Anamaria Merino’s political activist parents fled the Pinochet regime in Chile, and she grew up a refugee in France. There, she told MTV Iggy in an interview, she discovered hip hop, and the rest was history. When she came back to Chile, she became Ana Tijoux: an MC who is ushering in a golden age of Spanish-language hip hop. Introduced to audiences by her guest appearances on Julieta Venegas’ hit “Eres Para Mi,” her first single, “Despabilate,” showcased Ana’s low-pitched, husky voice over electronic beats and put her on the international radar screen.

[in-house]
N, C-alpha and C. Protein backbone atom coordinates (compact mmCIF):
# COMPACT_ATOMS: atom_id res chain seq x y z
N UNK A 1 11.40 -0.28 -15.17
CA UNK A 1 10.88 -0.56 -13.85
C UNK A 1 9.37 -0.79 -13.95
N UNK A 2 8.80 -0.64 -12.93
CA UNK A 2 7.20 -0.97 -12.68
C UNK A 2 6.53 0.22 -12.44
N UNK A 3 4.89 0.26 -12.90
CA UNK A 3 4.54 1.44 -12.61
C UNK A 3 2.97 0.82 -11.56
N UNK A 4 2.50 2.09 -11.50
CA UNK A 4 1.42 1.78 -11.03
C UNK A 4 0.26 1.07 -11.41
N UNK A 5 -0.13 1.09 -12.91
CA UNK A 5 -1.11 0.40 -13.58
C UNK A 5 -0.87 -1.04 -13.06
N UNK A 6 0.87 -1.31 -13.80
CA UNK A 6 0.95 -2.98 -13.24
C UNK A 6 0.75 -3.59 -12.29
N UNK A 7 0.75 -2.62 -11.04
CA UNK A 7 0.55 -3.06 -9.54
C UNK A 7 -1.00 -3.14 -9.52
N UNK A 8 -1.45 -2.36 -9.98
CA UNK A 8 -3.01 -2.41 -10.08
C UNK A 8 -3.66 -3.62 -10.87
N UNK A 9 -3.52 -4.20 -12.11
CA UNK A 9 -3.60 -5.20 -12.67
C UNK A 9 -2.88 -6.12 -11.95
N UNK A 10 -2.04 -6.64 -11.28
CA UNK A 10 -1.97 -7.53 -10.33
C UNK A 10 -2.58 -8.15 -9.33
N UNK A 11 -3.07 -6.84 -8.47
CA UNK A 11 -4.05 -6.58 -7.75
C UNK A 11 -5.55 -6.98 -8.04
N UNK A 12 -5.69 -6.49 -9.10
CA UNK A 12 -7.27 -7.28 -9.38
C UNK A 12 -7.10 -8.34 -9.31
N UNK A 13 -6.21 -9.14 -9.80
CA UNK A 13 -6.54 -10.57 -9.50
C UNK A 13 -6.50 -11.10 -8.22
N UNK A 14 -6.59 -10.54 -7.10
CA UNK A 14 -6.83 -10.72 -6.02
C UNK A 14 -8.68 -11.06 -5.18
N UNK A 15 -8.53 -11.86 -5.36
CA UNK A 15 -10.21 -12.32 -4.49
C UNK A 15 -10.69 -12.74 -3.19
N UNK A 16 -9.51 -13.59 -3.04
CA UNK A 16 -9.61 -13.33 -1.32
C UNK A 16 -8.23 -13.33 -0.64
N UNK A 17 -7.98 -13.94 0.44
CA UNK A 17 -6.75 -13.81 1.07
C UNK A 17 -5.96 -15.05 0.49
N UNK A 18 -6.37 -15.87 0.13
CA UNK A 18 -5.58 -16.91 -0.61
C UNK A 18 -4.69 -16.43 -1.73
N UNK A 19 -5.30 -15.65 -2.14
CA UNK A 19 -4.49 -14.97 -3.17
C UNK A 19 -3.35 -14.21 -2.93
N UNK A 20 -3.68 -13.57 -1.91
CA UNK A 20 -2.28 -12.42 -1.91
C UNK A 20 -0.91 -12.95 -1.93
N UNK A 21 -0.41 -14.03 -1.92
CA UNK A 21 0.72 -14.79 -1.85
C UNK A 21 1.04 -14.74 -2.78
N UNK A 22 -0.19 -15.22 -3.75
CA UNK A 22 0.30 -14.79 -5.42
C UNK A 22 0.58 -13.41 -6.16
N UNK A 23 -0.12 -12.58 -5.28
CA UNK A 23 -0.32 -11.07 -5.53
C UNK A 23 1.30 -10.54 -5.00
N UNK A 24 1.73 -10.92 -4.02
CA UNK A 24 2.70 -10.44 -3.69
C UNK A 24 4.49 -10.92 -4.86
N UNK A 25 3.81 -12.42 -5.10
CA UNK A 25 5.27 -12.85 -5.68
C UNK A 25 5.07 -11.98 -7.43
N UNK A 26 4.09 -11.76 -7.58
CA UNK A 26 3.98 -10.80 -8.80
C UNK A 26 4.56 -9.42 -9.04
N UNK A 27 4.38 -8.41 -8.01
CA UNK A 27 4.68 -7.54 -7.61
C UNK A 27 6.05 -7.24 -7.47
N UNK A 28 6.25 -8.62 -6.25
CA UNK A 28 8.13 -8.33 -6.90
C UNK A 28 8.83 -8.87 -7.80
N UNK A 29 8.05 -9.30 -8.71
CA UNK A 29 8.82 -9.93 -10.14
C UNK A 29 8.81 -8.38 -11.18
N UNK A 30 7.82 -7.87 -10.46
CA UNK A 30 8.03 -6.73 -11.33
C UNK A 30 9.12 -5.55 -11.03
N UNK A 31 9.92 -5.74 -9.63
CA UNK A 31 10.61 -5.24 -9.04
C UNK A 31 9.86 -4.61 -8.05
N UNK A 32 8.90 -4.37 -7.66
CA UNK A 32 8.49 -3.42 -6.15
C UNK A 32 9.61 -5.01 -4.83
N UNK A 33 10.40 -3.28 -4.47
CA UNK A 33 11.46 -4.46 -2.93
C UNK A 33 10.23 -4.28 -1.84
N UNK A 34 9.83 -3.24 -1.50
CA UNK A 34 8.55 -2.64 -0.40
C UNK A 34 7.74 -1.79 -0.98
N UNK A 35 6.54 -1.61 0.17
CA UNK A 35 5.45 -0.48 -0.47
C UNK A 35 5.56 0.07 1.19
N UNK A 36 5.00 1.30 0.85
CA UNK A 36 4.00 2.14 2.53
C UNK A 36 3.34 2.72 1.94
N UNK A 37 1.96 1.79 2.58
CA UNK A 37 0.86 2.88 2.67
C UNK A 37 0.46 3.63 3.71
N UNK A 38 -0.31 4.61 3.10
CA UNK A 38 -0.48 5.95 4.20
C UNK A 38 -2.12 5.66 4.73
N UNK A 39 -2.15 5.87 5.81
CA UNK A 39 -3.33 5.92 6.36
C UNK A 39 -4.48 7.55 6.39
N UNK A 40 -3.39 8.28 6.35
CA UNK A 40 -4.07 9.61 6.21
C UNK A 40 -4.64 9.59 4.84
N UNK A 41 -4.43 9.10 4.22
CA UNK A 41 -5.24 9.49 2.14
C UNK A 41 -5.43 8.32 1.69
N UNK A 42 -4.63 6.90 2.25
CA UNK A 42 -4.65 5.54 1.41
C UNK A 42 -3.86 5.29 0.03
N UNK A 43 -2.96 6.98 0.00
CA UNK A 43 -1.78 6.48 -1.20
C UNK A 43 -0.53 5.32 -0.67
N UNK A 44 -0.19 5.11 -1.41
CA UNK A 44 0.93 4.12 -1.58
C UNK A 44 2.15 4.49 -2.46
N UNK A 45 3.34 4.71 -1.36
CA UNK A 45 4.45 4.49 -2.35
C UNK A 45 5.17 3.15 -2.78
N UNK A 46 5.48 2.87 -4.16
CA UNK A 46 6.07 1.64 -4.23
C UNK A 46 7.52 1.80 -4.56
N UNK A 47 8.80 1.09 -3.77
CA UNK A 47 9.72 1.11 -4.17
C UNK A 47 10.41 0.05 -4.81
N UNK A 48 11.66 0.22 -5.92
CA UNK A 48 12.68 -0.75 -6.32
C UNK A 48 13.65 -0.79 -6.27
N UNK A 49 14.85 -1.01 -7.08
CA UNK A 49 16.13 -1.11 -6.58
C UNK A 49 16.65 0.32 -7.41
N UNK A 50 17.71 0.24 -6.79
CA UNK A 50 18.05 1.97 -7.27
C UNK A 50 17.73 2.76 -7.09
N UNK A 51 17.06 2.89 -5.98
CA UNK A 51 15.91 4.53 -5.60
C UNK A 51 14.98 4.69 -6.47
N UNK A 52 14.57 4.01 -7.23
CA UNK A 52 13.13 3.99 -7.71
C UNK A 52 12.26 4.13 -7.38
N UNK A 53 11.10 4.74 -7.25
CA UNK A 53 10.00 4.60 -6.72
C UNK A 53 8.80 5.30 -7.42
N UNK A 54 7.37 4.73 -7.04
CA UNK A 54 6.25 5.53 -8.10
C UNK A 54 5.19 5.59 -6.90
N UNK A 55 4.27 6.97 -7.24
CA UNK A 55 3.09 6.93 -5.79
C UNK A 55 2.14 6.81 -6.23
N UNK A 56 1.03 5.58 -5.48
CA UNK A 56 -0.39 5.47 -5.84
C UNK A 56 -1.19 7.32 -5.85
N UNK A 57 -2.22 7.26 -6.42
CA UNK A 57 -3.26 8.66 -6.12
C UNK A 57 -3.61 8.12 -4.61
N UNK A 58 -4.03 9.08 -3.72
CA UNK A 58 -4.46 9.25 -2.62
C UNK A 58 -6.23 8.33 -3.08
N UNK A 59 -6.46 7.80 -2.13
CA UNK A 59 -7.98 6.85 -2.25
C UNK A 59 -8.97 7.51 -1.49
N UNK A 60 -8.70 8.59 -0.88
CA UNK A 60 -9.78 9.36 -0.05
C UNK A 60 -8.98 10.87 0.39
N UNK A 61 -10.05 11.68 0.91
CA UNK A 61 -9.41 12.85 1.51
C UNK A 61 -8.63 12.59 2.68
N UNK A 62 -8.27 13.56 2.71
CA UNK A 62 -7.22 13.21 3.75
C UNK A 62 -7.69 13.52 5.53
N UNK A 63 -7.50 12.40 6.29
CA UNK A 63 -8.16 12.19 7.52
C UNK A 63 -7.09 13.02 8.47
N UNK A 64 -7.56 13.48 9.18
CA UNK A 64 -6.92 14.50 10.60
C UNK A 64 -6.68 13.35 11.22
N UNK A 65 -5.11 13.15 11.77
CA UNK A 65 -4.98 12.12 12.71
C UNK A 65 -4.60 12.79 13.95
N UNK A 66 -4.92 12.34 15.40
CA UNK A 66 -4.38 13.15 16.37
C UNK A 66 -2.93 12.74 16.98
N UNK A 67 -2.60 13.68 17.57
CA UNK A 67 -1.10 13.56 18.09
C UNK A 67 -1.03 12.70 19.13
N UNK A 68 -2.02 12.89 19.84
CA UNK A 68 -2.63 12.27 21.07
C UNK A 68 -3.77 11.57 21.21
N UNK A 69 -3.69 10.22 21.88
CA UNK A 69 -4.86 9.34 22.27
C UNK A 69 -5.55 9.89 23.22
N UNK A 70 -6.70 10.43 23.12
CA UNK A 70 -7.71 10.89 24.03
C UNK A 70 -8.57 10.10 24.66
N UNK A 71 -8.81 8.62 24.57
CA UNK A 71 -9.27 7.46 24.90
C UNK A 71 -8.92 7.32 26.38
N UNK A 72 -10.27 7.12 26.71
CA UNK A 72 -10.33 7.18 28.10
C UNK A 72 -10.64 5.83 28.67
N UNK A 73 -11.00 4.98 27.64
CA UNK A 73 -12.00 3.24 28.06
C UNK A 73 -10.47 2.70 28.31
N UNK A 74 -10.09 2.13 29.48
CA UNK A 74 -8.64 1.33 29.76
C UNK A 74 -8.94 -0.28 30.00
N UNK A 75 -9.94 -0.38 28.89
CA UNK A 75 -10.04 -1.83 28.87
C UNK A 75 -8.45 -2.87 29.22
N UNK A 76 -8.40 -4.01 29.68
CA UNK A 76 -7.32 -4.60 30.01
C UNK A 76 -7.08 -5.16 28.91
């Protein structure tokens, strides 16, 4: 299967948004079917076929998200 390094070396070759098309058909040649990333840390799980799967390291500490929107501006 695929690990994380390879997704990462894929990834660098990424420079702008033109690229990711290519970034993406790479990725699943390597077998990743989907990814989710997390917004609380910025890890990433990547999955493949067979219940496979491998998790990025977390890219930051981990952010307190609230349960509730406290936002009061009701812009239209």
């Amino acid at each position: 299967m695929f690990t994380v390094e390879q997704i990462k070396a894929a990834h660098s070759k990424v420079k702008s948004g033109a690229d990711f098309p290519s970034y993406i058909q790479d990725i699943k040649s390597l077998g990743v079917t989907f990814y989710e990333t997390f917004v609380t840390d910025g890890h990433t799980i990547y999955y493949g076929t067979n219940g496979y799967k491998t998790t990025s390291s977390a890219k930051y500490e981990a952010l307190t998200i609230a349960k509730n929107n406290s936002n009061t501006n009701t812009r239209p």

Her 2010 Grammy-nominated second album 1977, titled after the year of her birth, is a throwback to the 1990s – old-school beats, jazz samples, folk touches. She brings back politically-minded rapping (“Sube”), hip-hop existentialism (“Crisis de un MC”), and heartbreak (“Mar Adentro”). Most songs are autobiographical, and even her f**ck-the-haters-I’m-the-best song (“1977”) is, well, modest. The album is not so much outside the rap scene’s current baroque period as a slap in the face. Goodbye ballerinas, auto-tune, shutter shades, swag. Ana’s here, and with her flow so tight, she mesmerizes with just her whispers.